En español | The latest news on coffee is enough to make you rush out for a venti latte: Drinking three or four cups a day seems generally safe and may even benefit health, according to an analysis of more than 200 studies from around the world.
Researchers from England’s University of Southampton and Scotland’s University of Edinburgh, in a report published last week in the BMJ medical journal, concluded that heavy coffee drinking (three to four cups a day), compared to lighter drinking, was associated with a lower risk of, among other health issues, neurological diseases such as Parkinson’s and Alzheimer’s, depression and some cancers, including prostate, endometrial and liver.
Exceptions include pregnant women, whose heavy coffee consumption appears to be related to low birth weight and other health problems for their infants; coffee drinking is also associated with higher risk of bone fracture in women.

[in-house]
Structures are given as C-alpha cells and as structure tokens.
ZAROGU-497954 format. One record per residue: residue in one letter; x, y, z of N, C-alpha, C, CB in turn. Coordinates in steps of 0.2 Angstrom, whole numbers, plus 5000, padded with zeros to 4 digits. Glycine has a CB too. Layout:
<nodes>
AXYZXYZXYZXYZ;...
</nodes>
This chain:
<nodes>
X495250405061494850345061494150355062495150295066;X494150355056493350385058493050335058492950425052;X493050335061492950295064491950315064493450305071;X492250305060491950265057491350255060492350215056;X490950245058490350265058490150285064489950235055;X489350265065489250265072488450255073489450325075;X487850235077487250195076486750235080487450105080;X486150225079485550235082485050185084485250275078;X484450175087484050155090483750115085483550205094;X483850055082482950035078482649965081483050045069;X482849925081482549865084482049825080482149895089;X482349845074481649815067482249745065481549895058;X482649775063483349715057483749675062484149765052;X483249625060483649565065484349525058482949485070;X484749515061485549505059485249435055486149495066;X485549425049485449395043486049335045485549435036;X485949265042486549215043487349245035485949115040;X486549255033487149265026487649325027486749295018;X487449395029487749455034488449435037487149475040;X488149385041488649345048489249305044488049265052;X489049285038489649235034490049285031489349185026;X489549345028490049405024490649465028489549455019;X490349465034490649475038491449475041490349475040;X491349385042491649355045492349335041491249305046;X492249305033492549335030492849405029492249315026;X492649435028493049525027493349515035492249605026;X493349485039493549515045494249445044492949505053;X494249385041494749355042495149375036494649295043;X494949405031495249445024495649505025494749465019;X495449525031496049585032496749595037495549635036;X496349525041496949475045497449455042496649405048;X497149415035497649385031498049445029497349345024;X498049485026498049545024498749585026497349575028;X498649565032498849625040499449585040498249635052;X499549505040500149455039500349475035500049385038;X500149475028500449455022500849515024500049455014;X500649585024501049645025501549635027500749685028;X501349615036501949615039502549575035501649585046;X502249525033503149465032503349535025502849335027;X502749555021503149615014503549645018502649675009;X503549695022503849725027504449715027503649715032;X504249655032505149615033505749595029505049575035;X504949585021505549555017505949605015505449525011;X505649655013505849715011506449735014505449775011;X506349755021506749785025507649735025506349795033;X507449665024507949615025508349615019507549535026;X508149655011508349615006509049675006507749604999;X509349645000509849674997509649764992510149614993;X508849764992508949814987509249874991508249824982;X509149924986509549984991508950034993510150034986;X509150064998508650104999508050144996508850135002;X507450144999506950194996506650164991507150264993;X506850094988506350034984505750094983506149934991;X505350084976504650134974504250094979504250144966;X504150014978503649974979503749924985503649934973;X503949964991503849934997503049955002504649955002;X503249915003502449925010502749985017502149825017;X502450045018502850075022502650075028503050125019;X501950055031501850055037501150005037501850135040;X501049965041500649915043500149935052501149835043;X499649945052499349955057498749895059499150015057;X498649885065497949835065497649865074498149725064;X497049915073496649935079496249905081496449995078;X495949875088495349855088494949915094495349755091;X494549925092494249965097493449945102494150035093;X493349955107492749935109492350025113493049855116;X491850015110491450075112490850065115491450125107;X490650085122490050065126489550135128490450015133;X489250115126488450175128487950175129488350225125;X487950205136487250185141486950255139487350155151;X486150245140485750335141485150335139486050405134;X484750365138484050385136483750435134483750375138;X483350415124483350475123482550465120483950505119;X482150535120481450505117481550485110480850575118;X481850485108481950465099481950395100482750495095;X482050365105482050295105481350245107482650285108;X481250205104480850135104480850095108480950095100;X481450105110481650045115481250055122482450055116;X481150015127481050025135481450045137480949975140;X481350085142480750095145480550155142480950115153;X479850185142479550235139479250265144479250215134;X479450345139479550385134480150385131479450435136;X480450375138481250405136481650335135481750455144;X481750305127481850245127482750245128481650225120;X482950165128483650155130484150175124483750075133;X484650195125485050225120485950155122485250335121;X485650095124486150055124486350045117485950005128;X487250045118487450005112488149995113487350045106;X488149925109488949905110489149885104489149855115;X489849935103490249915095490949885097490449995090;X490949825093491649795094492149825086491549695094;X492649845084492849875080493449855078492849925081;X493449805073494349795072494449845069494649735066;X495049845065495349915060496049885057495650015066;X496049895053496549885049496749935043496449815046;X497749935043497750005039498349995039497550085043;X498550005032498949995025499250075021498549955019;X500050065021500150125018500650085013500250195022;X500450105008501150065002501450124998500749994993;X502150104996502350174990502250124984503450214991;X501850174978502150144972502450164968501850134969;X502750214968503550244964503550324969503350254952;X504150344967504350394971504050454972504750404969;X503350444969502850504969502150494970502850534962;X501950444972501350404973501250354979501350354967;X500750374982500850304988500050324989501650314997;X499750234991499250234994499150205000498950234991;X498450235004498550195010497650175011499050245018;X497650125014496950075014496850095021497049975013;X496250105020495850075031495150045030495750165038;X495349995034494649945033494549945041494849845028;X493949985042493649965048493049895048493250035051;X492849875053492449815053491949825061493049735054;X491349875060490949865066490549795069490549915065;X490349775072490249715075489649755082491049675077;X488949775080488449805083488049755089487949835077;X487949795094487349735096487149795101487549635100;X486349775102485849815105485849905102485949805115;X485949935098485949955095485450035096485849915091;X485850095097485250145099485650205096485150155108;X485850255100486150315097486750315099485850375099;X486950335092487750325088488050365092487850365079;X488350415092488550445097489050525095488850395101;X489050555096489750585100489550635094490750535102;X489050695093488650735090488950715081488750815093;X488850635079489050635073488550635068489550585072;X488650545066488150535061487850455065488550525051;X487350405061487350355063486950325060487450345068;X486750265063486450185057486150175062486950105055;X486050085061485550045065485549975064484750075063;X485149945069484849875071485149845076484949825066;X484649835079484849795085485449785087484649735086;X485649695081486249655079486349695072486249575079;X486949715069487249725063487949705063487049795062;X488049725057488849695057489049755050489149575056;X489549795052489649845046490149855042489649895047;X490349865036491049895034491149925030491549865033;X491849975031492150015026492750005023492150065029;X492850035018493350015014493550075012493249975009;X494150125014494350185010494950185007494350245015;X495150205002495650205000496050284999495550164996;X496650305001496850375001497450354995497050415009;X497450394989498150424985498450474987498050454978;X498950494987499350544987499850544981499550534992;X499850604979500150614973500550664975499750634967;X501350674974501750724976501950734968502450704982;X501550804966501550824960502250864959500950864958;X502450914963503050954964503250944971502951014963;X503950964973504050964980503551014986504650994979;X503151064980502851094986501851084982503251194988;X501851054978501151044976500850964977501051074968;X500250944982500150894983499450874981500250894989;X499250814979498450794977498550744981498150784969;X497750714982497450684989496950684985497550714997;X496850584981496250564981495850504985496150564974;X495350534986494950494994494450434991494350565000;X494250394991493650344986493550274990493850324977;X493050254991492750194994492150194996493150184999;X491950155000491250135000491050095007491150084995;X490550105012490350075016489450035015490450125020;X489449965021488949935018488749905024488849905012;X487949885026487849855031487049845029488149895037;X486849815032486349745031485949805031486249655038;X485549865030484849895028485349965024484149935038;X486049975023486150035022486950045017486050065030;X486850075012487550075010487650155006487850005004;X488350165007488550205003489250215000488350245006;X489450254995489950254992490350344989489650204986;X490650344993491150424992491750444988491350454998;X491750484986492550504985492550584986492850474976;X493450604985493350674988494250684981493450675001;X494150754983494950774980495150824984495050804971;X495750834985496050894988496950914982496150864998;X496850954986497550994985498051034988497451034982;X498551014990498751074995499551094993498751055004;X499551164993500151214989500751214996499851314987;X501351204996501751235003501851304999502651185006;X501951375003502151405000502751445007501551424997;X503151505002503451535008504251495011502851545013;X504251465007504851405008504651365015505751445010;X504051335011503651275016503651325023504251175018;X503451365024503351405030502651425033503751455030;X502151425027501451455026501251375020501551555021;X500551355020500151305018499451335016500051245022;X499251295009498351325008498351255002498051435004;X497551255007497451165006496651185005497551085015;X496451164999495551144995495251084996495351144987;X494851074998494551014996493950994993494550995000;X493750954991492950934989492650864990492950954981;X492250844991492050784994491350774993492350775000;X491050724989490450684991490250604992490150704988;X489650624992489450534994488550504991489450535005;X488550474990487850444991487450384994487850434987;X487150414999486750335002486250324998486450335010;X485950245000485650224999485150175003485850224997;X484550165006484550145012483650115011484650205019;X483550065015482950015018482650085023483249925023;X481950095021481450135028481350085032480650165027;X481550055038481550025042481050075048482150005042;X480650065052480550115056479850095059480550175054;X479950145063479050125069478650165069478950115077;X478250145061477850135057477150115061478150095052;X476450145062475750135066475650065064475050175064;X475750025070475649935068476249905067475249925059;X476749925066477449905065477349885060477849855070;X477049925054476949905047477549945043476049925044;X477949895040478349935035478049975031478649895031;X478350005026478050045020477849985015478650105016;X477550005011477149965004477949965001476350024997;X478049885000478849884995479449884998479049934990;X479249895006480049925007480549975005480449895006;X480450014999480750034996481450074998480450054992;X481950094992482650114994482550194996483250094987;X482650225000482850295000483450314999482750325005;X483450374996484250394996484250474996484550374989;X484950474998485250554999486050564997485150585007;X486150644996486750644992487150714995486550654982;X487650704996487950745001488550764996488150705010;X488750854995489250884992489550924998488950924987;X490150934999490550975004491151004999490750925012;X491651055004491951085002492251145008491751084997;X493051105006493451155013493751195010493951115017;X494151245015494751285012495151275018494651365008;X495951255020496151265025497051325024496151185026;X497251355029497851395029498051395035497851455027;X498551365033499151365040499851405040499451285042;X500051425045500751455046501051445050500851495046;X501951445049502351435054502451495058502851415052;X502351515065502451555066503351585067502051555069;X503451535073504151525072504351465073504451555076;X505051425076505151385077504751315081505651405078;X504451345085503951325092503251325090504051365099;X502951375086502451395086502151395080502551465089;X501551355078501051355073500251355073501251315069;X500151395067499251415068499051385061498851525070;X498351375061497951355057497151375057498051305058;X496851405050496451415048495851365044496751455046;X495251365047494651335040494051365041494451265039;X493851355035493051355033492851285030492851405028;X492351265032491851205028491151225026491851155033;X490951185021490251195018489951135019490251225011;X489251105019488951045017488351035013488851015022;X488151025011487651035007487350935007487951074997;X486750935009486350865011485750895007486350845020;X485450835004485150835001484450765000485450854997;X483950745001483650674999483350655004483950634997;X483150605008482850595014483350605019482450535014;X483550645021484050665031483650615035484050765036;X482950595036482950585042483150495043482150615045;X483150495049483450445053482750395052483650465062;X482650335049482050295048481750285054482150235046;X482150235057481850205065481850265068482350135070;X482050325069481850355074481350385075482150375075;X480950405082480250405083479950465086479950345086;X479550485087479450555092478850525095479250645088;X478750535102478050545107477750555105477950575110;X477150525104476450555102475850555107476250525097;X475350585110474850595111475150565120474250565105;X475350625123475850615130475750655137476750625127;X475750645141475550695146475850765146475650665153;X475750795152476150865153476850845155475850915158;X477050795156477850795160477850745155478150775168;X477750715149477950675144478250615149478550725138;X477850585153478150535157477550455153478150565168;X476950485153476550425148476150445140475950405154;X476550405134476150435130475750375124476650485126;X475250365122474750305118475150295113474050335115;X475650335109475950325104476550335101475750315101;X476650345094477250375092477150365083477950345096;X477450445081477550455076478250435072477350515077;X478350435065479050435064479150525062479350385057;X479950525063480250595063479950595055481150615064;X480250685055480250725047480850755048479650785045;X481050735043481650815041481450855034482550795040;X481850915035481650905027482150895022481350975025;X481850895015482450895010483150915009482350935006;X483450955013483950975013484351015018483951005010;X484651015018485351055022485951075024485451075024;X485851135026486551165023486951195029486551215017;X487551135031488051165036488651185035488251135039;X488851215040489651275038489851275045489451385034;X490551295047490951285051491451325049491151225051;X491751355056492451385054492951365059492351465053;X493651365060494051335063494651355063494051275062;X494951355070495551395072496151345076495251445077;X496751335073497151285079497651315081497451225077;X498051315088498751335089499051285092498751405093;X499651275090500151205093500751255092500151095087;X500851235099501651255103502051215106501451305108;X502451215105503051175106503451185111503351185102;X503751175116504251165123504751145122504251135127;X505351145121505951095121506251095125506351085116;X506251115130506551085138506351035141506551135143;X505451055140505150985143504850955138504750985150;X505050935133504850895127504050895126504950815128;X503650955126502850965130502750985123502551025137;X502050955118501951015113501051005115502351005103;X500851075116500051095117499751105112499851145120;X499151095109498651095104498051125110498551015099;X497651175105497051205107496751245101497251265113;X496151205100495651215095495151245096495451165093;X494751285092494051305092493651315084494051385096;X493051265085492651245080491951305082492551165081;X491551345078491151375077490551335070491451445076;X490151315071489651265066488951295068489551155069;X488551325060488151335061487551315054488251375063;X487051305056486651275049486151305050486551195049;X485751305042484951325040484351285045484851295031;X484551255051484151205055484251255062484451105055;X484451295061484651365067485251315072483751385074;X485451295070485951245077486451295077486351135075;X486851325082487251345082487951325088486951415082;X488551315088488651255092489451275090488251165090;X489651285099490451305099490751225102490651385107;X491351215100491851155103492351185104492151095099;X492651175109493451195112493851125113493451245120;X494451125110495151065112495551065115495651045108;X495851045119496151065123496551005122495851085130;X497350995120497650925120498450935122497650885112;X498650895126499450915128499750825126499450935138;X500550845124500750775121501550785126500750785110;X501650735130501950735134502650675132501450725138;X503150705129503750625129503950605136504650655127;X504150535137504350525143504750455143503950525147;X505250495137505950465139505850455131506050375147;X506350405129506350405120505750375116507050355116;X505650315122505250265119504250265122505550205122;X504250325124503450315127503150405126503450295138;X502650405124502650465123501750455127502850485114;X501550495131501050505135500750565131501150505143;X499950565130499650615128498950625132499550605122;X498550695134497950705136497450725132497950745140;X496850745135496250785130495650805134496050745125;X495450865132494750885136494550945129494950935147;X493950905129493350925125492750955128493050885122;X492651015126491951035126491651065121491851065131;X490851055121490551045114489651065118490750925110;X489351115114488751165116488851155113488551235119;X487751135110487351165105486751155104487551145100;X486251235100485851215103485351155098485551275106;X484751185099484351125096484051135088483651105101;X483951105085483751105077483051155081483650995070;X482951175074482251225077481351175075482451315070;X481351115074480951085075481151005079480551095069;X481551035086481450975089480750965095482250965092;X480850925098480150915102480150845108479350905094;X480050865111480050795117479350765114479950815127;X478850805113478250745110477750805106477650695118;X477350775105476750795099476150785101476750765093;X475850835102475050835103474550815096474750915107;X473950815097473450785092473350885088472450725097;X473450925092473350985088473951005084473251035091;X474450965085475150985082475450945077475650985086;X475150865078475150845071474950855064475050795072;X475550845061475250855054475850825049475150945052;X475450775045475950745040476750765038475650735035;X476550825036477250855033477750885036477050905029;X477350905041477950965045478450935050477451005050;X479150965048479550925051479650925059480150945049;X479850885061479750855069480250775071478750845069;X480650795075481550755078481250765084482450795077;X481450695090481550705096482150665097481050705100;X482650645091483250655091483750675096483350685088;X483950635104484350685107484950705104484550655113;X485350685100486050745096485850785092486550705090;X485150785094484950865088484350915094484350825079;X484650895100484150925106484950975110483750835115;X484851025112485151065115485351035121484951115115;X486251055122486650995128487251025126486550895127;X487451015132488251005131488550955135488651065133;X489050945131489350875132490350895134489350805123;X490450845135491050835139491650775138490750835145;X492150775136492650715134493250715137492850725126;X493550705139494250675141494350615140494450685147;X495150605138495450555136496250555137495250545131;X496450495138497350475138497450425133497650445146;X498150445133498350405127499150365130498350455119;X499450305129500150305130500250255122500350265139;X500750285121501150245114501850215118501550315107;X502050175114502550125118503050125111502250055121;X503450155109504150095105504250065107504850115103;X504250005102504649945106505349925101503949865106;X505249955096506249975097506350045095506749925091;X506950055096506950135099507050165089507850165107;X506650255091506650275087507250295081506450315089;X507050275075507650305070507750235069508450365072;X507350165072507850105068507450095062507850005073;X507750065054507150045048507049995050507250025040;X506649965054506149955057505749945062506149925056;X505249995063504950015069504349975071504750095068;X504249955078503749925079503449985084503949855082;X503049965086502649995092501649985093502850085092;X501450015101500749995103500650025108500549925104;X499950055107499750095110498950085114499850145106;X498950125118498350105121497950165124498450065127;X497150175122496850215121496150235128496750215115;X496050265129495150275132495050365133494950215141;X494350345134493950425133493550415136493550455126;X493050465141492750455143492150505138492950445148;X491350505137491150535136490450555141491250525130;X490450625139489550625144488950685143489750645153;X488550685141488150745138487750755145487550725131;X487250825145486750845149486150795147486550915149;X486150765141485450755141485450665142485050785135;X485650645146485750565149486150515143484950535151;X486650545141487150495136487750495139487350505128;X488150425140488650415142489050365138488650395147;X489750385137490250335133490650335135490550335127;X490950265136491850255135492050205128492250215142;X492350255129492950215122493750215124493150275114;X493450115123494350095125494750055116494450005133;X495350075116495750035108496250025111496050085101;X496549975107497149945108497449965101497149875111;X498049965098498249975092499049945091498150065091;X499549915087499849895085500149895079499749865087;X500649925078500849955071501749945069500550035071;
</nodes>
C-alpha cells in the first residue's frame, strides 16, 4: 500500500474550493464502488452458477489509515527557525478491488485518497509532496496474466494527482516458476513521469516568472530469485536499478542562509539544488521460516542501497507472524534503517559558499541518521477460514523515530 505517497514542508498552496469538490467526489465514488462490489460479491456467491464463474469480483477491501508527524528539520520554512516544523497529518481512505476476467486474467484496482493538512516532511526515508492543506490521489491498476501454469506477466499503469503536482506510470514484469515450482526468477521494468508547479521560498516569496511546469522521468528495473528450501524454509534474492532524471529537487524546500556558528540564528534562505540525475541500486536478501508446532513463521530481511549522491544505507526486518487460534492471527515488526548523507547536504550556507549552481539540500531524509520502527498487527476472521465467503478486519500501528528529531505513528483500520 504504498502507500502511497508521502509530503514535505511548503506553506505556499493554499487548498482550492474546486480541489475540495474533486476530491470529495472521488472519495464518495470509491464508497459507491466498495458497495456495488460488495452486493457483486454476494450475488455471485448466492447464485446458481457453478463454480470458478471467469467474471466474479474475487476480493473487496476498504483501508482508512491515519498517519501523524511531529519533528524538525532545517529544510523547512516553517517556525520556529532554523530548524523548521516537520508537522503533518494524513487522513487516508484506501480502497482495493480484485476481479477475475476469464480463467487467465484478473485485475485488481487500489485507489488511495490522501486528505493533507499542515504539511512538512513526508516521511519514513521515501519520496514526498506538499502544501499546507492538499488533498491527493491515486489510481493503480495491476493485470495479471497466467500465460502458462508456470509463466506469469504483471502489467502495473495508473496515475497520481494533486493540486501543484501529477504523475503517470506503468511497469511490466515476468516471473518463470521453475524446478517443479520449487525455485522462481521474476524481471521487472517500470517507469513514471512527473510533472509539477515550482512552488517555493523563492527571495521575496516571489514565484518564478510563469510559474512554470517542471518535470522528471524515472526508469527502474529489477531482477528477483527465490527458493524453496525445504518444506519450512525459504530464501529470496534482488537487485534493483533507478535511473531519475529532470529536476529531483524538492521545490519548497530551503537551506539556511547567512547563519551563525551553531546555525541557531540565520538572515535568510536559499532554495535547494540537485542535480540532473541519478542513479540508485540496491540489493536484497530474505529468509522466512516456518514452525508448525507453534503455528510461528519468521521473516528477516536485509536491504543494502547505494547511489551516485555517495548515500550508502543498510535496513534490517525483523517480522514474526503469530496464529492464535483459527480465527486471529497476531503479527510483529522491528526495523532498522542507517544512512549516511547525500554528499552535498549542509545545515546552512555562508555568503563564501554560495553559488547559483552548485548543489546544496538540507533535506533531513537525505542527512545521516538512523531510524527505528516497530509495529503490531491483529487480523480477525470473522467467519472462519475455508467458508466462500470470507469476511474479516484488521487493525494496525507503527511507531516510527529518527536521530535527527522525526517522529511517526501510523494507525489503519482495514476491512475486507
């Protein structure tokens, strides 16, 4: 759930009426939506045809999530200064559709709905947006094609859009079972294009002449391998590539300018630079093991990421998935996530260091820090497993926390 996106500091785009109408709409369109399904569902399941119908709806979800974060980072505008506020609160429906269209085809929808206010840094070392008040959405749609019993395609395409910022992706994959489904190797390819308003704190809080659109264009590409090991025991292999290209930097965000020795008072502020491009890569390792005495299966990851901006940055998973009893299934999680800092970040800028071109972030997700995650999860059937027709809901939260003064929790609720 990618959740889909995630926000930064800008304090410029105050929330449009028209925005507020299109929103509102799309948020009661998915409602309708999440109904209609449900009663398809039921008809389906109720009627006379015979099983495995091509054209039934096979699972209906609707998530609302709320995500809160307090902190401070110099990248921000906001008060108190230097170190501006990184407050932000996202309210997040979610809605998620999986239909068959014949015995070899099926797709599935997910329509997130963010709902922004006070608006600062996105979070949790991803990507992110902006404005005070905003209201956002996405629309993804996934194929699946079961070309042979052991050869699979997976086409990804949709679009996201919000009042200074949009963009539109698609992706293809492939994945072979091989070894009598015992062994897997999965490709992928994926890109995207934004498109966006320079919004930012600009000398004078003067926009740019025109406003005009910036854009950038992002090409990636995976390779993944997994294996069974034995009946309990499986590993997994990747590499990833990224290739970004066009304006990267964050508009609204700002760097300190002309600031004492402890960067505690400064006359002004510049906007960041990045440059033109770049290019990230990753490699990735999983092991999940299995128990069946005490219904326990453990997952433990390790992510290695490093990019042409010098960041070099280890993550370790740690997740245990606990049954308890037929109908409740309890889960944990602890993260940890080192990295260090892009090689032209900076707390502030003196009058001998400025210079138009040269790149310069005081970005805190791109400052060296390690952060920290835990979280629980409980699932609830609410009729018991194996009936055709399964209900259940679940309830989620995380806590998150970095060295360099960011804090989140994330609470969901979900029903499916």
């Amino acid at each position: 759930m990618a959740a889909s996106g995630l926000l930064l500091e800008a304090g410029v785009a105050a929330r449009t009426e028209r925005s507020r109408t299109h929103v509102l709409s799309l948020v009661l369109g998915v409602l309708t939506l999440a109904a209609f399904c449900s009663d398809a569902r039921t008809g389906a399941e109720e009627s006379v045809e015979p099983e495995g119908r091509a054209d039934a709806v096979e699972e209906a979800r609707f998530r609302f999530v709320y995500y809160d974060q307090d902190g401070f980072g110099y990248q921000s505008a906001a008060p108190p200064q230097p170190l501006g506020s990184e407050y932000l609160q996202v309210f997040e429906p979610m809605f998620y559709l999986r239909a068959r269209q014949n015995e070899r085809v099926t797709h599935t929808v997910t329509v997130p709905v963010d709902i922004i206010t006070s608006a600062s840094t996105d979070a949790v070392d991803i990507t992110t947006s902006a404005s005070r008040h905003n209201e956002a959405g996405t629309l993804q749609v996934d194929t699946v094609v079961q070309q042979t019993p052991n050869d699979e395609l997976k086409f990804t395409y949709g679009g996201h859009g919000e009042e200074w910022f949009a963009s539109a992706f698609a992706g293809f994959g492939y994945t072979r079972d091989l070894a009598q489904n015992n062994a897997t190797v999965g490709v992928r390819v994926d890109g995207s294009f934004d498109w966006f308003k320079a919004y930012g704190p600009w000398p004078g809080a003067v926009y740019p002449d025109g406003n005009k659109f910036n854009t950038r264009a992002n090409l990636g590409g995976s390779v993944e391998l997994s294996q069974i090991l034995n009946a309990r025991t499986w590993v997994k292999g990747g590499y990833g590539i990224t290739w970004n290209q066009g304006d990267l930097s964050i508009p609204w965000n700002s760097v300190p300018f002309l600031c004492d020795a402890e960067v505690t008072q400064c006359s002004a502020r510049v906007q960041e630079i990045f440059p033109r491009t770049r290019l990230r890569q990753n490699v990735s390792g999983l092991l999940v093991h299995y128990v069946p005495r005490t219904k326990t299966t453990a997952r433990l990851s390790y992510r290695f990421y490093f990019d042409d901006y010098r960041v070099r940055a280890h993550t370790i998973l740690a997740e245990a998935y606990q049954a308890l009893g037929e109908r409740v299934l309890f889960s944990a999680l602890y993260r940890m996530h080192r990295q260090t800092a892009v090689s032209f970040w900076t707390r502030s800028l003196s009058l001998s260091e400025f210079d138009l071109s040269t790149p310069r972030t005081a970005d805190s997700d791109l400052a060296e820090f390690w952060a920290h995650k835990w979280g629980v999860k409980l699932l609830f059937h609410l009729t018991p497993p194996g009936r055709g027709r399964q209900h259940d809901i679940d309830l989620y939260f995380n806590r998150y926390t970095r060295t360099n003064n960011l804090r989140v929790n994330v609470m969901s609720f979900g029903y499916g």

In the past, some researchers have warned against coffee drinking because it was thought to increase cholesterol. But this report supports the many recent studies demonstrating its benefits. Two studies in July, one funded by the National Cancer Institute and another that surveyed more than 520,000 people in Europe, reported coffee drinking’s strong association with better health.
There are a few caveats to keep in mind, including coffee’s association with anxiety, insomnia and heartburn, and its negative interactions with certain medications. And drinking coffee full of sugar — hello, white chocolate mocha fans — is unlikely to contribute to good health.